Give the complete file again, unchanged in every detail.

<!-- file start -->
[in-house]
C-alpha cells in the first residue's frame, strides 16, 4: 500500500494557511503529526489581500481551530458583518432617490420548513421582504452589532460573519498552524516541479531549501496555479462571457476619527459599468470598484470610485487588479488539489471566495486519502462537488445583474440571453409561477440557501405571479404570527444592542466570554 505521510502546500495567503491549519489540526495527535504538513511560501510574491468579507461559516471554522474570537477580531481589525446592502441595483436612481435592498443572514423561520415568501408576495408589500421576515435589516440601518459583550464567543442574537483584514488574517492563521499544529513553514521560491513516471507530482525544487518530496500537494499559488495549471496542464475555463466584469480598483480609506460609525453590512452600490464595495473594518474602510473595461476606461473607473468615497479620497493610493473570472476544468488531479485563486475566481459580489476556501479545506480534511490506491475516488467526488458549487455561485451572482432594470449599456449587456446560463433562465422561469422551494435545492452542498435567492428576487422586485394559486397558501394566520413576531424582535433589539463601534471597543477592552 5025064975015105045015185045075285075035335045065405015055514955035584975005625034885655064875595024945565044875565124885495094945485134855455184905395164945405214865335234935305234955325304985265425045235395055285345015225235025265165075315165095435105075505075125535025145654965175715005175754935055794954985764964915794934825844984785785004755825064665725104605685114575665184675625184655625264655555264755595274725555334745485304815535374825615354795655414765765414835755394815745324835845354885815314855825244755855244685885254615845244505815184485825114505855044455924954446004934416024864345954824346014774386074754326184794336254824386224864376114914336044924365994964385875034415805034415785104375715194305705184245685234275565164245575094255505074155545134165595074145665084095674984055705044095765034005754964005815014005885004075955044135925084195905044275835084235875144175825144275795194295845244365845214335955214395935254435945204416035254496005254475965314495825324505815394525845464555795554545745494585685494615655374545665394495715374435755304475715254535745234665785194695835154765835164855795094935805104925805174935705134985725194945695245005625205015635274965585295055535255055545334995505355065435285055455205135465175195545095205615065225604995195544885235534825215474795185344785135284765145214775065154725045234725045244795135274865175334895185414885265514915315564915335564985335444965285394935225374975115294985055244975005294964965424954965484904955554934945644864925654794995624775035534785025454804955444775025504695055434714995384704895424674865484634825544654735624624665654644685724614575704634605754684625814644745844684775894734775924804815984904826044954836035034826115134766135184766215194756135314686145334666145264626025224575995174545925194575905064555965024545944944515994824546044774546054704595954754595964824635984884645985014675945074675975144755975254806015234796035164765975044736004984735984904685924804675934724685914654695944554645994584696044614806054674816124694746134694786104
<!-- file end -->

[in-house]
C-alpha cells in the first residue's frame, strides 16, 4: 500500500494557511503529526489581500481551530458583518432617490420548513421582504452589532460573519498552524516541479531549501496555479462571457476619527459599468470598484470610485487588479488539489471566495486519502462537488445583474440571453409561477440557501405571479404570527444592542466570554 505521510502546500495567503491549519489540526495527535504538513511560501510574491468579507461559516471554522474570537477580531481589525446592502441595483436612481435592498443572514423561520415568501408576495408589500421576515435589516440601518459583550464567543442574537483584514488574517492563521499544529513553514521560491513516471507530482525544487518530496500537494499559488495549471496542464475555463466584469480598483480609506460609525453590512452600490464595495473594518474602510473595461476606461473607473468615497479620497493610493473570472476544468488531479485563486475566481459580489476556501479545506480534511490506491475516488467526488458549487455561485451572482432594470449599456449587456446560463433562465422561469422551494435545492452542498435567492428576487422586485394559486397558501394566520413576531424582535433589539463601534471597543477592552 5025064975015105045015185045075285075035335045065405015055514955035584975005625034885655064875595024945565044875565124885495094945485134855455184905395164945405214865335234935305234955325304985265425045235395055285345015225235025265165075315165095435105075505075125535025145654965175715005175754935055794954985764964915794934825844984785785004755825064665725104605685114575665184675625184655625264655555264755595274725555334745485304815535374825615354795655414765765414835755394815745324835845354885815314855825244755855244685885254615845244505815184485825114505855044455924954446004934416024864345954824346014774386074754326184794336254824386224864376114914336044924365994964385875034415805034415785104375715194305705184245685234275565164245575094255505074155545134165595074145665084095674984055705044095765034005754964005815014005885004075955044135925084195905044275835084235875144175825144275795194295845244365845214335955214395935254435945204416035254496005254475965314495825324505815394525845464555795554545745494585685494615655374545665394495715374435755304475715254535745234665785194695835154765835164855795094935805104925805174935705134985725194945695245005625205015635274965585295055535255055545334995505355065435285055455205135465175195545095205615065225604995195544885235534825215474795185344785135284765145214775065154725045234725045244795135274865175334895185414885265514915315564915335564985335444965285394935225374975115294985055244975005294964965424954965484904955554934945644864925654794995624775035534785025454804955444775025504695055434714995384704895424674865484634825544654735624624665654644685724614575704634605754684625814644745844684775894734775924804815984904826044954836035034826115134766135184766215194756135314686145334666145264626025224575995174545925194575905064555965024545944944515994824546044774546054704595954754595964824635984884645985014675945074675975144755975254806015234796035164765975044736004984735984904685924804675934724685914654695944554645994584696044614806054674816124694746134694786104